Open source software permits the ultimate in customizability: changing the source code. Then, anything is possible (in principle!). Greenstone operates in two phases: collection building, which is performed offline and creates the data structures necessary to support searching and browsing, and the online business of serving the collection to users. The collection building phase is written in Perl, and some customization is achieved by making modifications to this code.
All document and metadata formats are processed by Perl modules called "plug-ins", and all browsing structures are created by modules called "classifiers". Altering existing plug-ins and classifiers, often in very small ways, provides a useful degree of customization. For example, a plug-in can define a new metadata type, which is interpreted at display time by a format statement. This enables communication between the original source document environment and what is served to users. For example, if a document is provided in different forms, these can be shown in the search results list by defining new metadata elements that contain appropriate URLs.
Similar small modifications can be made to classifiers. For example, one collection comprises mainly books but also has a few issues of different magazines. Rather than appearing in a title browser under the individual magazine name, the collection designer wanted all magazines to appear under a separate tab at the end of the A-Z array called "Magazines". When clicked, a list of magazine names appears, and clicking one of these leads to a list of issues of that magazine. This was accomplished by combining the functionality of the A-Z list and hierarchical browsers, and in fact took just a few extra lines of Perl in the appropriate classifier's implementation.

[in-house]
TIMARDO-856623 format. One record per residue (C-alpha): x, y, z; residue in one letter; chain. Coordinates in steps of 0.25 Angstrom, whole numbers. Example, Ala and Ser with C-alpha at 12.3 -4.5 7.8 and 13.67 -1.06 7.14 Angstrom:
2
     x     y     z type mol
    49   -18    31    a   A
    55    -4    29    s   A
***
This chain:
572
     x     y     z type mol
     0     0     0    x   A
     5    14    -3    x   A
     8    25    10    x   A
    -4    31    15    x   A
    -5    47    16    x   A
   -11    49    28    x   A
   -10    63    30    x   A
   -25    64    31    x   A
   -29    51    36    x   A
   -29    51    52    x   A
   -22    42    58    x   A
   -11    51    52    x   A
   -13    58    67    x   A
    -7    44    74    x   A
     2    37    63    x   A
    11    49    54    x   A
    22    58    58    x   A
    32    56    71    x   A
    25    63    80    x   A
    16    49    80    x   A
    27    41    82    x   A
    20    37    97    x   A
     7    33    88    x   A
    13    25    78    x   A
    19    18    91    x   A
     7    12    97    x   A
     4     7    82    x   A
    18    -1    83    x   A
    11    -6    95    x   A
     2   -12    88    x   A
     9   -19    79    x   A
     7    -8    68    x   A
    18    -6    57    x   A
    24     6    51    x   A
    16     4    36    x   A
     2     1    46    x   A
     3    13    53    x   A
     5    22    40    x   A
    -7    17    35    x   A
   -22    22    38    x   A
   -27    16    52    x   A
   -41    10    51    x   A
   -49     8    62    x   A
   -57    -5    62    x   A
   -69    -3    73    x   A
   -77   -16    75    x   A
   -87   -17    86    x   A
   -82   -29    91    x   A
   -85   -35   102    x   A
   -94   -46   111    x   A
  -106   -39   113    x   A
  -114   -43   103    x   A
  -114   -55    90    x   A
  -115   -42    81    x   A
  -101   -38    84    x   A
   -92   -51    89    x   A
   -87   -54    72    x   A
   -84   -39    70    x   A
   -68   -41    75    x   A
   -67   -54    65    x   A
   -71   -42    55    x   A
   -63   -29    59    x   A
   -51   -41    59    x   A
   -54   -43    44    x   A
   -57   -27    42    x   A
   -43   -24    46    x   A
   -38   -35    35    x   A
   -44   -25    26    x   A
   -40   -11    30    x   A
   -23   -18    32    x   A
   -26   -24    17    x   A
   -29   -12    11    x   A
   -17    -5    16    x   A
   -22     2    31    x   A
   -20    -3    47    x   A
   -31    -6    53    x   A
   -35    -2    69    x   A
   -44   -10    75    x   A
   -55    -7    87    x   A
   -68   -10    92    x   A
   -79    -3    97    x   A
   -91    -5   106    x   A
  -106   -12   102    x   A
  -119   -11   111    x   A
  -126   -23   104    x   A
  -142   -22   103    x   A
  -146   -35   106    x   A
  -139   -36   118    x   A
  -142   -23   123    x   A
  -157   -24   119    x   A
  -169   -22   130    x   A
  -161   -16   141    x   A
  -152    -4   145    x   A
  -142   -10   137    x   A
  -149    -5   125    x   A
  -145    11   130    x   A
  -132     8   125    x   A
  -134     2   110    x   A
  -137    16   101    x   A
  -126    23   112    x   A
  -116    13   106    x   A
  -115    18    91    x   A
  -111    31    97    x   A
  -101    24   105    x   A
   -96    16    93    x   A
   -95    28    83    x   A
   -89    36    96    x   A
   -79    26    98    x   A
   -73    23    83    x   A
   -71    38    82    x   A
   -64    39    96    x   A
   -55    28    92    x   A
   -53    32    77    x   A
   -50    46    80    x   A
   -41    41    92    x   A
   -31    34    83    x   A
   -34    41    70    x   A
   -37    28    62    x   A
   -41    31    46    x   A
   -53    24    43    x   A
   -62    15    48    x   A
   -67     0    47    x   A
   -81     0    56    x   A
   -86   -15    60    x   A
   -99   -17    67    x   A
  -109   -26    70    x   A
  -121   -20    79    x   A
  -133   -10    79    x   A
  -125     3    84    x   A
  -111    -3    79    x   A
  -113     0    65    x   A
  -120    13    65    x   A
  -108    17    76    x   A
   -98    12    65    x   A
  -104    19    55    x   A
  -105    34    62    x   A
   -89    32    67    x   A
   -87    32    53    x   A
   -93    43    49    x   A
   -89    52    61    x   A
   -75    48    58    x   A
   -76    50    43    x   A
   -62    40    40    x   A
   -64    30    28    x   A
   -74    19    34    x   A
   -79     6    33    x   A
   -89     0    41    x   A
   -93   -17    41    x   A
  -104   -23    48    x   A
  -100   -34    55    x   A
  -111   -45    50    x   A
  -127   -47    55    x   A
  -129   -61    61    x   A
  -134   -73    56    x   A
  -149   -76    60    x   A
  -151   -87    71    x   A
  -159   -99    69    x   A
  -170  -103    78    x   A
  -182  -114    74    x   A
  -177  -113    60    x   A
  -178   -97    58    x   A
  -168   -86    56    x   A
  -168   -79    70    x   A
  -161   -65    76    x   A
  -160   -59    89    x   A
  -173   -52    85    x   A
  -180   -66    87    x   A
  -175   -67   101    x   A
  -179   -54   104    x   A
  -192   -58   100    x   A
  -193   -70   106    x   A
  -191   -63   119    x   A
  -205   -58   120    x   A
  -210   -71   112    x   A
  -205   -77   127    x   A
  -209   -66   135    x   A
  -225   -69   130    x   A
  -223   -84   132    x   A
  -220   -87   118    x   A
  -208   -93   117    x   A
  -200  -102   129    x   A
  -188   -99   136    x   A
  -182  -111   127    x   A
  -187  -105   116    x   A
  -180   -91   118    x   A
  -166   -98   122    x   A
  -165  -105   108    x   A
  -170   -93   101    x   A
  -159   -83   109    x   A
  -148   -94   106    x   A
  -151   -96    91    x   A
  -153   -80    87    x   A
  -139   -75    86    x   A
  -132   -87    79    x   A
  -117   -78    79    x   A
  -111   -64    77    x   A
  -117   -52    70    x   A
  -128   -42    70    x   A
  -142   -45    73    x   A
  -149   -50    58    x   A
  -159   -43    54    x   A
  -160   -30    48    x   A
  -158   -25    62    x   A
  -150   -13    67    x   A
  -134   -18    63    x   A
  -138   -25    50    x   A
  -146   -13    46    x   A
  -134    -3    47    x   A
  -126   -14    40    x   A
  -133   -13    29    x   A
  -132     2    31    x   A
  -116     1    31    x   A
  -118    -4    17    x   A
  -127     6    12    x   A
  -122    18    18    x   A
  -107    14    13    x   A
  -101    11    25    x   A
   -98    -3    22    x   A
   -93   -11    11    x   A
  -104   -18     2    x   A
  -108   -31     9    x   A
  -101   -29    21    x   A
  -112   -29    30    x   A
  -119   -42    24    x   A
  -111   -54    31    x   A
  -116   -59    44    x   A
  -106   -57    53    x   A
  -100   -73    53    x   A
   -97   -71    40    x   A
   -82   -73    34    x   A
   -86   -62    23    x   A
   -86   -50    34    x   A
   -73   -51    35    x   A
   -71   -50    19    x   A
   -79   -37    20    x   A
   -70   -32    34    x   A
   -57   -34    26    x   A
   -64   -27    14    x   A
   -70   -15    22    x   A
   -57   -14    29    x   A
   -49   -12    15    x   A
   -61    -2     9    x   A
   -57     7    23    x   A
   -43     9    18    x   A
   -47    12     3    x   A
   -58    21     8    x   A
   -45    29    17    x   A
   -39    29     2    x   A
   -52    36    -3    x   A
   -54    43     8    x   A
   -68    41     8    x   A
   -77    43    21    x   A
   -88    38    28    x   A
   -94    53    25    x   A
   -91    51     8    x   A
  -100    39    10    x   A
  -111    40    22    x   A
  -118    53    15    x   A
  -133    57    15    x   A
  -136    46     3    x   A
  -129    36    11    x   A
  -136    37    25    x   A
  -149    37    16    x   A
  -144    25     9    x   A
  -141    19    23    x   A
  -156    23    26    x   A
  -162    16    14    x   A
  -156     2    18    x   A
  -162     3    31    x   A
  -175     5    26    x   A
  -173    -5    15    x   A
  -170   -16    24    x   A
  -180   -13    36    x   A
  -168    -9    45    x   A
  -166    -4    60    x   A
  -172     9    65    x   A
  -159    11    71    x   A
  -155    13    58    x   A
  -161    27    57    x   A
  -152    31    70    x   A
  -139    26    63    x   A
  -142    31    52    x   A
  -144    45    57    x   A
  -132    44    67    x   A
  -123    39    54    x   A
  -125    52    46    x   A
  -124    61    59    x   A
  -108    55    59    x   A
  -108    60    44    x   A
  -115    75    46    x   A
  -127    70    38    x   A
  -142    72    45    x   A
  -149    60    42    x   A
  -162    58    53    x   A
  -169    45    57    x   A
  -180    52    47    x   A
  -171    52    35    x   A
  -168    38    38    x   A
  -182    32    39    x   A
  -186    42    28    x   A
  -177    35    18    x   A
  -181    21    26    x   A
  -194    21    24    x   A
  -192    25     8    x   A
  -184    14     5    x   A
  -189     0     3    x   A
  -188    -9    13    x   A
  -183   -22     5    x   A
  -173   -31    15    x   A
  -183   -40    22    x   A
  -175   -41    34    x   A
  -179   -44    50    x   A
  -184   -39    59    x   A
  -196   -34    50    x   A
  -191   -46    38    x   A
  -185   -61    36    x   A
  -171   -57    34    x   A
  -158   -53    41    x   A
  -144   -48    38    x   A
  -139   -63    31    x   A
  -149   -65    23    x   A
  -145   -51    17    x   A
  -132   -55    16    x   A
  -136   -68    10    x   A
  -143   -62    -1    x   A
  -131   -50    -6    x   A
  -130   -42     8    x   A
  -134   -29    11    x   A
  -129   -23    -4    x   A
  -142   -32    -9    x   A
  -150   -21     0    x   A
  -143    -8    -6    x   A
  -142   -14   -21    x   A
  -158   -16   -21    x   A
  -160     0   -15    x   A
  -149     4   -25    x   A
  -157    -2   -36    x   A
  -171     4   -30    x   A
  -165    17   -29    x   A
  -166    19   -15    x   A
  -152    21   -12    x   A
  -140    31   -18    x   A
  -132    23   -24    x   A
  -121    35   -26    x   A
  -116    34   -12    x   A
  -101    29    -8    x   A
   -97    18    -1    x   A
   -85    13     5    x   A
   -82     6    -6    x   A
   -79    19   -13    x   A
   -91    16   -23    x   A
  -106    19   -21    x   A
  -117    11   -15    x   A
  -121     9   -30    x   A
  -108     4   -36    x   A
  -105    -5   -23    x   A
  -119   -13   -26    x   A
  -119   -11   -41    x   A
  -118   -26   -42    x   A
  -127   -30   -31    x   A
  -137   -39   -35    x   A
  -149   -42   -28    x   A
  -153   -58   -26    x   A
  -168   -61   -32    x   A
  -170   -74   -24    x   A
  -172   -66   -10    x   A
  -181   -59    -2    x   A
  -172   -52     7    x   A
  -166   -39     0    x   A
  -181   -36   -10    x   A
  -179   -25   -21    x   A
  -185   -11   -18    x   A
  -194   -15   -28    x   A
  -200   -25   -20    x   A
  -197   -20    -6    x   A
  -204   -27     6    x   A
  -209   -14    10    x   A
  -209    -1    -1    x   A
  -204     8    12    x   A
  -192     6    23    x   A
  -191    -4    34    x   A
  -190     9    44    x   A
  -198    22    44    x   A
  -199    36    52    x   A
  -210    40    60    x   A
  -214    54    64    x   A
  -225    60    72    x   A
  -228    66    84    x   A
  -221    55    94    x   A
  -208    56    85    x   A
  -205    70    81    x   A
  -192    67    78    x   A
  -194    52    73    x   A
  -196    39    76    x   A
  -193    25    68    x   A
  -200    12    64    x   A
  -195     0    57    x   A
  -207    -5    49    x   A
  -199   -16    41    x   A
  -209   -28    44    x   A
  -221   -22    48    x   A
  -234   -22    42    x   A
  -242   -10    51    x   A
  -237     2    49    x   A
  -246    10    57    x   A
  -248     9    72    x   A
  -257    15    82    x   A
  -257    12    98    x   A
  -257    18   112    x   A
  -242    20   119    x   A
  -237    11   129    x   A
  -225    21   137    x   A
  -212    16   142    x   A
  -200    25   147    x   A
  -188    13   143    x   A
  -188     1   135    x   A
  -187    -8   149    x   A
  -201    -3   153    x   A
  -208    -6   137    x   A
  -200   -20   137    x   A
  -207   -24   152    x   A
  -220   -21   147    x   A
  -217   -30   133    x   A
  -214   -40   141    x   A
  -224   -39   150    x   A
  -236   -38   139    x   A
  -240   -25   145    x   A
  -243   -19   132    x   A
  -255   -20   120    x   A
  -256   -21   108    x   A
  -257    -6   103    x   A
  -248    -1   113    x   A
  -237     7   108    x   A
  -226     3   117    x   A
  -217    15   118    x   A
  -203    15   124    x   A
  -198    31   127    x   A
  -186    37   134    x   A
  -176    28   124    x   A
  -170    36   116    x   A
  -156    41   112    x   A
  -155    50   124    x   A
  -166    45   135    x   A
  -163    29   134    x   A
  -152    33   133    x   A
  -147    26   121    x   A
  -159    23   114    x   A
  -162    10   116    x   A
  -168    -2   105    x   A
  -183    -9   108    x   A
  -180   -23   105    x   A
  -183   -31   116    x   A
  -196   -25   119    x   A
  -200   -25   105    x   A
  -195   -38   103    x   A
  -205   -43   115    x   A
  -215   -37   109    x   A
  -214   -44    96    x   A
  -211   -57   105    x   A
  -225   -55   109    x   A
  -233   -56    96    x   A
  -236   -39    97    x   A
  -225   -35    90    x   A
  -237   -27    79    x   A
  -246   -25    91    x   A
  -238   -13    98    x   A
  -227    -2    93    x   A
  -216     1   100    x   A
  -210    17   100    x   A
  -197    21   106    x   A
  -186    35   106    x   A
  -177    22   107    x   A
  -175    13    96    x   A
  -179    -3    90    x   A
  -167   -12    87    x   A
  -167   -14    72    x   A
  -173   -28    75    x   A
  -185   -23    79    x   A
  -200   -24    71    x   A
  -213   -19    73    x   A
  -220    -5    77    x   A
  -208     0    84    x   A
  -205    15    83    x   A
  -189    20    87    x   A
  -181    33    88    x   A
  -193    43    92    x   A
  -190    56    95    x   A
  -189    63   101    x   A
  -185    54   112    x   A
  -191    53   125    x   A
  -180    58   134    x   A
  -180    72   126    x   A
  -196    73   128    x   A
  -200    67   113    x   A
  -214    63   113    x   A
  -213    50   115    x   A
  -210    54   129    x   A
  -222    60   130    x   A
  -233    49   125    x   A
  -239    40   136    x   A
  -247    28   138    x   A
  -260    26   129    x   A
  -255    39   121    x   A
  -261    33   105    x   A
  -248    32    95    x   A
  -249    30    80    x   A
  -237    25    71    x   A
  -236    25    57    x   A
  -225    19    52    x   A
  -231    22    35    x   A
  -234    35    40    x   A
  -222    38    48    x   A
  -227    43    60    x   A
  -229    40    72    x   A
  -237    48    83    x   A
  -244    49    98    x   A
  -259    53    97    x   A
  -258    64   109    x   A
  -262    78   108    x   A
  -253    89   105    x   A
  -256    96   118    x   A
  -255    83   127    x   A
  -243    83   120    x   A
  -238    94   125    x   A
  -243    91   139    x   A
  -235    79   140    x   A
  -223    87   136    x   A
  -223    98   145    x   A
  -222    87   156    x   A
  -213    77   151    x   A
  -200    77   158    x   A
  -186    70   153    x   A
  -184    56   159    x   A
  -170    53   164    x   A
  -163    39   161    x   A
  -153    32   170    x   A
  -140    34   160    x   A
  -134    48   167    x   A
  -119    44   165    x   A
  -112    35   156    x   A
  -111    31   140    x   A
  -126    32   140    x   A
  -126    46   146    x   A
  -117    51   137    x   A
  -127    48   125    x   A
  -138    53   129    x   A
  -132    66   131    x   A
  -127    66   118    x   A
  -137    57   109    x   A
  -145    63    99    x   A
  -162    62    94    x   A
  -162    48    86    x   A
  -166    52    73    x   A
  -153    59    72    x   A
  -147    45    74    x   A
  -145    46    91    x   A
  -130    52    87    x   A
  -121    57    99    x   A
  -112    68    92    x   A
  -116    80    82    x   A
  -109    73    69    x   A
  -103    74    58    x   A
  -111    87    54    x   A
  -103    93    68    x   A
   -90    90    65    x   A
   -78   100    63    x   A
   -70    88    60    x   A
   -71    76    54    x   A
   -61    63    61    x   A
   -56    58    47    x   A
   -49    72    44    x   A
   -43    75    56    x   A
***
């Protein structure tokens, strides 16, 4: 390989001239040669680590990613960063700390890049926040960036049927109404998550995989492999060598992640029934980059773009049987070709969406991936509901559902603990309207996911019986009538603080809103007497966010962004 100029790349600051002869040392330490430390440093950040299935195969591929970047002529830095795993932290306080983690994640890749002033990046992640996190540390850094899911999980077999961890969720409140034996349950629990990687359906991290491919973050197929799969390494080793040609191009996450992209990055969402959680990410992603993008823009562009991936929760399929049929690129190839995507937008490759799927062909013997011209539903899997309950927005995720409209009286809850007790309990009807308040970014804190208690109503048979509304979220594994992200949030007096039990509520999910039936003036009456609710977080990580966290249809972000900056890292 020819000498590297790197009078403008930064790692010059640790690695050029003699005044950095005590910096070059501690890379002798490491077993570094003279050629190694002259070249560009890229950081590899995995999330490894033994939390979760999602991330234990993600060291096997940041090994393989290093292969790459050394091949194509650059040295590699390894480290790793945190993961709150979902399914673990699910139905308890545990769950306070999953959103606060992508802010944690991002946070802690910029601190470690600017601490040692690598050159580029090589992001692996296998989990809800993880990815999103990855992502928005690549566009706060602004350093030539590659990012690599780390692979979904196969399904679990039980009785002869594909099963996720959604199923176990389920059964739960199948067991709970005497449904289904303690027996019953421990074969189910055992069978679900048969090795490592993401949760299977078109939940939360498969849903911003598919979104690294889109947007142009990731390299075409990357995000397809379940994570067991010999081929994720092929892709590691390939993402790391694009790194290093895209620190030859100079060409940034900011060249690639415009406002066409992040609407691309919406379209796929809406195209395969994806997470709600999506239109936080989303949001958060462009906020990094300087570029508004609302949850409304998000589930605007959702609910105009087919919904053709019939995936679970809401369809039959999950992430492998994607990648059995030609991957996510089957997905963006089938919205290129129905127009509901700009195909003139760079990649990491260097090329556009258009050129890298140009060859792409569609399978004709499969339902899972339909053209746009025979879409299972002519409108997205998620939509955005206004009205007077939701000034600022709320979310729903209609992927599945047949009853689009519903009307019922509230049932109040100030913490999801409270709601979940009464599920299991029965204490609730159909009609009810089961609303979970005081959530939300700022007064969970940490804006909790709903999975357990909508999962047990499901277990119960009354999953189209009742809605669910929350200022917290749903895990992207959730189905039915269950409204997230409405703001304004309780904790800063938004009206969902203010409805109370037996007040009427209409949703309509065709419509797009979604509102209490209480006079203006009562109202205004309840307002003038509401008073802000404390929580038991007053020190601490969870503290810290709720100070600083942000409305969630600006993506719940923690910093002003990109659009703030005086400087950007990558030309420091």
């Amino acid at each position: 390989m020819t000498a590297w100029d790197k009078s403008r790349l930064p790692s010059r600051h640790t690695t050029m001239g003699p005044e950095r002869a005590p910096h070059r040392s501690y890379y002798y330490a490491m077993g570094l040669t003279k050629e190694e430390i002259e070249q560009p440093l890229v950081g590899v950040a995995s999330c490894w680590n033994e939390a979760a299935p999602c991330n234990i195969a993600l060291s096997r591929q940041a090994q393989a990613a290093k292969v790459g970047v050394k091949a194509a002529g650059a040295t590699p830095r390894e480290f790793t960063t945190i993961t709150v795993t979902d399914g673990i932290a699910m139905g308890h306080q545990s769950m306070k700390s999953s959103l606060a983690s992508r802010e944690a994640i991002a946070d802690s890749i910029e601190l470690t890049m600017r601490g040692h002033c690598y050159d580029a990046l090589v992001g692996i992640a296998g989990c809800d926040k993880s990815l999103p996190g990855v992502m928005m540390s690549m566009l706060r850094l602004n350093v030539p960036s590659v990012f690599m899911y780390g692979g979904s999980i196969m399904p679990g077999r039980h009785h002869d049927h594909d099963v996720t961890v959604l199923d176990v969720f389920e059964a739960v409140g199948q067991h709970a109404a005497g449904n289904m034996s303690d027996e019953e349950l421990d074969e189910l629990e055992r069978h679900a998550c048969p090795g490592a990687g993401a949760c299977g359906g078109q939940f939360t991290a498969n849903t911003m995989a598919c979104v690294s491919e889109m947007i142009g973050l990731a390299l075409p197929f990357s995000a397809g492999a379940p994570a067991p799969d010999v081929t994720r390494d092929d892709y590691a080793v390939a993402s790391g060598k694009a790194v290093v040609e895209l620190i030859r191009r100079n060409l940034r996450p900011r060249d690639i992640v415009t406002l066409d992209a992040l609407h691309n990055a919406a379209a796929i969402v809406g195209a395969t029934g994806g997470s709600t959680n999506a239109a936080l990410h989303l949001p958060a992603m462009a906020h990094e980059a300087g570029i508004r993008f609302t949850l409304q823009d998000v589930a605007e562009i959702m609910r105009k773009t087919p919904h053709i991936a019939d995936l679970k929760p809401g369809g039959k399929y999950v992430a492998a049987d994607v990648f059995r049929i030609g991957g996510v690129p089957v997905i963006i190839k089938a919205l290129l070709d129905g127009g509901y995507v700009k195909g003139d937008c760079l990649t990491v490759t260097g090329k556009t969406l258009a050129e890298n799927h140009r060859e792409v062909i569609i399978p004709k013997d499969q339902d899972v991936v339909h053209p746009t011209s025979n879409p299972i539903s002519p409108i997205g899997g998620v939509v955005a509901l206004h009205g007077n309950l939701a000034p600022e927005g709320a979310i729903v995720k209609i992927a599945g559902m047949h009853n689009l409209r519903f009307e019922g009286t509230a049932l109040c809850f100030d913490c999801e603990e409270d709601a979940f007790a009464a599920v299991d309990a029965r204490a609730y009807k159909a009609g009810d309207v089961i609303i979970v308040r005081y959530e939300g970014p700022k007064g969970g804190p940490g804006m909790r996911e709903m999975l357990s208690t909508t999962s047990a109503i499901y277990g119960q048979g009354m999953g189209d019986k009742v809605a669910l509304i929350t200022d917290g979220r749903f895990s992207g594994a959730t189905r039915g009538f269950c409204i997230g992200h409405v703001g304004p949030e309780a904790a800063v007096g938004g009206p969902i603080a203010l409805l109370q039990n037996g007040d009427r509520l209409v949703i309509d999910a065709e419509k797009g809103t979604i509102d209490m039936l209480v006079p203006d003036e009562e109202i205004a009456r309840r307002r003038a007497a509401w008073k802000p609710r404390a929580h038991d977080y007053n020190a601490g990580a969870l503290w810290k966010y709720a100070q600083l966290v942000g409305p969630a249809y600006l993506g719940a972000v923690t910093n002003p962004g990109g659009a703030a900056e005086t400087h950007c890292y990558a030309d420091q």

Altering the run-time system
The part of Greenstone that serves collections to users is called the "receptionist," and sometimes one has to resort to changing the receptionist code to achieve the desired level of customization. This rarely involves large changes, but creates software management difficulties in dealing with different parallel versions.
Our system development strategy is to accept the inevitability of occasionally having to build a special-purpose collection-dependent receptionist to achieve some desired features, and to note what is required with a view to incorporating it as an option within the standard Greenstone code.